Book 3 of 2015
I’m not going to say much about The Rosie Effect, sequel to The Rosie Project, because I don’t take pride in writing book reviews about literature I don’t enjoy. As a writer myself, I know how much blood, sweat and tears goes into creating a novel and I don’t easily dismiss a fellow writer’s work. I will say, however, that this book wasn’t for me; I should have stopped after the first one.
The Rosie Effect picks up where The Rosie Project left off; the happy couple is living in New York City, with Rosie working on her PHD and Don working at the university. Everything is going smoothly until the couple finds out their having a child. From there on in, I struggled with the story.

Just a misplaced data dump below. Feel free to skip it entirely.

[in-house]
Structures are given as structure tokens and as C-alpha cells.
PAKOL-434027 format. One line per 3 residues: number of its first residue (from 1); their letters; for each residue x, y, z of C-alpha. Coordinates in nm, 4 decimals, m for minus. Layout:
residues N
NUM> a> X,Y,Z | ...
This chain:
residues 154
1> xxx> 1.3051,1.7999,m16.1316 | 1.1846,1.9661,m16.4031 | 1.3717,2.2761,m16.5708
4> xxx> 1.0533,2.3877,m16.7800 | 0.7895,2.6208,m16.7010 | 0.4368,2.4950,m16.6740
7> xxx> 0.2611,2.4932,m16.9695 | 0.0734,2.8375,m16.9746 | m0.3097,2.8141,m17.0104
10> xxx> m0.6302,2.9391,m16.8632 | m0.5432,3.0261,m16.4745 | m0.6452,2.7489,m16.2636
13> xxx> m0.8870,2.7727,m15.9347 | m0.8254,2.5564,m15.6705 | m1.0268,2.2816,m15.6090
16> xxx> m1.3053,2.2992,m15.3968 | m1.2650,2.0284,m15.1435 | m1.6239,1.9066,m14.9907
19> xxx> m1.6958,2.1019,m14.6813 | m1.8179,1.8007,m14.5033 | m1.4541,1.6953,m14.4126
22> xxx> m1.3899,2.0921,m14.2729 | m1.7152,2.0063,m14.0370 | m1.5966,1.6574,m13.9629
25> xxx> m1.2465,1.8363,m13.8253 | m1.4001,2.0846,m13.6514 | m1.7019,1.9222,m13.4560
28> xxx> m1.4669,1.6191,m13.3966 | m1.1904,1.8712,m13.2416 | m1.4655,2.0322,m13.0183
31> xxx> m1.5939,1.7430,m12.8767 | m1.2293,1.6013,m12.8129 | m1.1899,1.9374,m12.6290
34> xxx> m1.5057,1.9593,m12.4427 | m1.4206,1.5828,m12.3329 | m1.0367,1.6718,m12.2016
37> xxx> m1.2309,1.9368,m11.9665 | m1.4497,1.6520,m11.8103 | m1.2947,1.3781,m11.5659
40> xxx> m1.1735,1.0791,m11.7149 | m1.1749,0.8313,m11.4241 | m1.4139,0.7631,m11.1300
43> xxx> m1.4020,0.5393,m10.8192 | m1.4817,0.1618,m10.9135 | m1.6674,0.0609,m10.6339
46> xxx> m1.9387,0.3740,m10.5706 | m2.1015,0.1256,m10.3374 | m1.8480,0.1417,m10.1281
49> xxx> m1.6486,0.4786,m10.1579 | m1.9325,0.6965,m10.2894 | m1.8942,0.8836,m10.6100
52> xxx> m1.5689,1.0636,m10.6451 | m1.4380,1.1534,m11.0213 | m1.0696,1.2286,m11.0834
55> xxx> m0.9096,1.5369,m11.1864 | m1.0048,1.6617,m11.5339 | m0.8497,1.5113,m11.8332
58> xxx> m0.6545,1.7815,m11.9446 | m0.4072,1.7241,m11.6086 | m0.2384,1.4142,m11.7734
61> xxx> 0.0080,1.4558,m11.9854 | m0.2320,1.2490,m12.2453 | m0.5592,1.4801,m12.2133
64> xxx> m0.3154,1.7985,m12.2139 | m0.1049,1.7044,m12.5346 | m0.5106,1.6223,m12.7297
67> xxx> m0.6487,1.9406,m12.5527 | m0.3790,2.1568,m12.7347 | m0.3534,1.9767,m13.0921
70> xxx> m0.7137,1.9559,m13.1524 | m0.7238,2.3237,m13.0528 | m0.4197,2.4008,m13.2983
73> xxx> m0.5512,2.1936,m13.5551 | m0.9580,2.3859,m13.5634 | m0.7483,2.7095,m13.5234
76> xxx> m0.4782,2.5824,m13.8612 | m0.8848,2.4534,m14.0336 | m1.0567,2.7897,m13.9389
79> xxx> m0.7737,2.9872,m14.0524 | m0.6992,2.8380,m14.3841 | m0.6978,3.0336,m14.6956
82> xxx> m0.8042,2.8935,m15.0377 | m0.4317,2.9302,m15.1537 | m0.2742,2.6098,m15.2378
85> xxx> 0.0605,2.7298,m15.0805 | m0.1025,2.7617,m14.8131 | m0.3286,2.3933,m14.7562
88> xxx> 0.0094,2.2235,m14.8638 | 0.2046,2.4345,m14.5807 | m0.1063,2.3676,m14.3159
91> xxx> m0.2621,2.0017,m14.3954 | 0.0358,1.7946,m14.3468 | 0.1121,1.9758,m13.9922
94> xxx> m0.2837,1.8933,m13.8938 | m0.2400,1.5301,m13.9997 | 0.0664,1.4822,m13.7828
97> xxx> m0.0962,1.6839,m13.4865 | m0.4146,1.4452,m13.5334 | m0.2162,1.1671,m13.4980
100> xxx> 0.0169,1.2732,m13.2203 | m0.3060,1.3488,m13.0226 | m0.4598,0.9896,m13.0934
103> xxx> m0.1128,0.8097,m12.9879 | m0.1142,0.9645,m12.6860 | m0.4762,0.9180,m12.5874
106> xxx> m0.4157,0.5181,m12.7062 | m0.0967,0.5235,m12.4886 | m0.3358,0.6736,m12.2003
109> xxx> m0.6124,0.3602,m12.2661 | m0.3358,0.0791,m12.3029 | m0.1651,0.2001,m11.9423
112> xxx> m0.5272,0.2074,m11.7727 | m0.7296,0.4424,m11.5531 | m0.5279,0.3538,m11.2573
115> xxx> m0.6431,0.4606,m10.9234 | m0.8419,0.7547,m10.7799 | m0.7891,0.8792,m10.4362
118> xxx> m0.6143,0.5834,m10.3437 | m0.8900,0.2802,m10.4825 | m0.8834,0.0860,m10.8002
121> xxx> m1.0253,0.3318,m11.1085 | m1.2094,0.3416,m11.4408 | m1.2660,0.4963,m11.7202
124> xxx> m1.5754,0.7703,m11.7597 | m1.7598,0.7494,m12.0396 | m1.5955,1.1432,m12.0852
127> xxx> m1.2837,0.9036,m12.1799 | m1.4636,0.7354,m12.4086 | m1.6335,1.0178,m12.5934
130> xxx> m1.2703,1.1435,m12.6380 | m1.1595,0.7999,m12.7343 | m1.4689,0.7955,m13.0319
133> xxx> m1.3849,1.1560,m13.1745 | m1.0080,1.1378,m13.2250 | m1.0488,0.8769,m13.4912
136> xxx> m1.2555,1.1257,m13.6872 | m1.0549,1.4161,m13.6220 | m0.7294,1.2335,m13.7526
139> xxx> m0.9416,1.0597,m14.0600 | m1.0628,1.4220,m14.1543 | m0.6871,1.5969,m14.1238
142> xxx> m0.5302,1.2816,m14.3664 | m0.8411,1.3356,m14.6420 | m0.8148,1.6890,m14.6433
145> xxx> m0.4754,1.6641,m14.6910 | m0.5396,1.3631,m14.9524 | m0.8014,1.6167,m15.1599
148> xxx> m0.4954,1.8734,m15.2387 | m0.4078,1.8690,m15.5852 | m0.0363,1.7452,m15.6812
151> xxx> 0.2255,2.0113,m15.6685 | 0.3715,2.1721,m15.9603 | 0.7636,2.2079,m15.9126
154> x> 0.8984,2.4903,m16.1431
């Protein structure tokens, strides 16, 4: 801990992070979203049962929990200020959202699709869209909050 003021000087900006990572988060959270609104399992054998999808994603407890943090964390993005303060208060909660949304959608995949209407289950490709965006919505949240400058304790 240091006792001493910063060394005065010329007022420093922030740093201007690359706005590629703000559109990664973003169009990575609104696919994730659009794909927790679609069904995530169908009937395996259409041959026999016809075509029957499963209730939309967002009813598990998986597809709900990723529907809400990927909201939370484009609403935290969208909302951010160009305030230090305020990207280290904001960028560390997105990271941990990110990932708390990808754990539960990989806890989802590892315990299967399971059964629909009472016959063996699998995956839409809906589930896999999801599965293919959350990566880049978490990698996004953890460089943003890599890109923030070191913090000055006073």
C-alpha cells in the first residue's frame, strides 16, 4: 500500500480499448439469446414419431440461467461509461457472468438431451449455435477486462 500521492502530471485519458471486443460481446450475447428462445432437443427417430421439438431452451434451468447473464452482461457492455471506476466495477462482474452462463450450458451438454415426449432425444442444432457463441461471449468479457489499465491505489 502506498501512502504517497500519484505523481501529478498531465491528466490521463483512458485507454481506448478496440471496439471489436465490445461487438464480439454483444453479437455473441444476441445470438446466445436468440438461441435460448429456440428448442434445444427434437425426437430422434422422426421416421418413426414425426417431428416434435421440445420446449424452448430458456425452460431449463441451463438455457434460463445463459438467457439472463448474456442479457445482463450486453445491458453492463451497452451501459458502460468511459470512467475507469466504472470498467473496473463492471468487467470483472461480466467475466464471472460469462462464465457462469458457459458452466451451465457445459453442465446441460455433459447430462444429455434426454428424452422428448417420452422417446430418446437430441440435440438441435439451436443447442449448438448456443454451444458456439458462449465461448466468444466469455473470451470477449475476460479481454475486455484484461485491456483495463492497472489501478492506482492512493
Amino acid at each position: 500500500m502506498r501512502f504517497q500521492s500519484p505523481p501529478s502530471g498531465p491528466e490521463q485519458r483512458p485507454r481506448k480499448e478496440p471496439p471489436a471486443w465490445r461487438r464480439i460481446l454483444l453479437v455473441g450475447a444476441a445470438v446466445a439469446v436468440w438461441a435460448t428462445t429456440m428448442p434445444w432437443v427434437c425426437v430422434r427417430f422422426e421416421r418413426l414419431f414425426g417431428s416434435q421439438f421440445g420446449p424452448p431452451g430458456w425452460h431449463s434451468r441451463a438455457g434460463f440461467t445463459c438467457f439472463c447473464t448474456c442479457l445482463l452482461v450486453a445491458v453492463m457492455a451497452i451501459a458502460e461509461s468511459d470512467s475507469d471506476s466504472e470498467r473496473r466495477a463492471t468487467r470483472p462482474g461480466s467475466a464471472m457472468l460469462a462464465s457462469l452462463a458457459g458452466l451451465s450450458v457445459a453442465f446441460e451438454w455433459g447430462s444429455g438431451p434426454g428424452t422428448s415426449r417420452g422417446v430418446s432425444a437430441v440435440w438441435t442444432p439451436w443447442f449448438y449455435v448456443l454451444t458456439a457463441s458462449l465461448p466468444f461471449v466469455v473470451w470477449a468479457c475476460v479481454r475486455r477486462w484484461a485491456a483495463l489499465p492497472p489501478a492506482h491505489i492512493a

The book is full of ridiculous mishaps and unlikely circumstances that Don, in true Don-fashion, makes worse and worse. Rosie is pushing him away as her pregnancy continues, and Don can’t seem to do anything right. Rosie is also a lot more unlikeable than I remembered from the first book, which also make it a difficult read. Overall, the story felt contrived, predictable and, at times, unbearable.
If you loved The Rosie Project, you may love this book as well, so don’t let me deter you if you’re dead-set on reading it. But while I am a reader who loves sequels, trilogies and character growth, this is one novel I could have done without.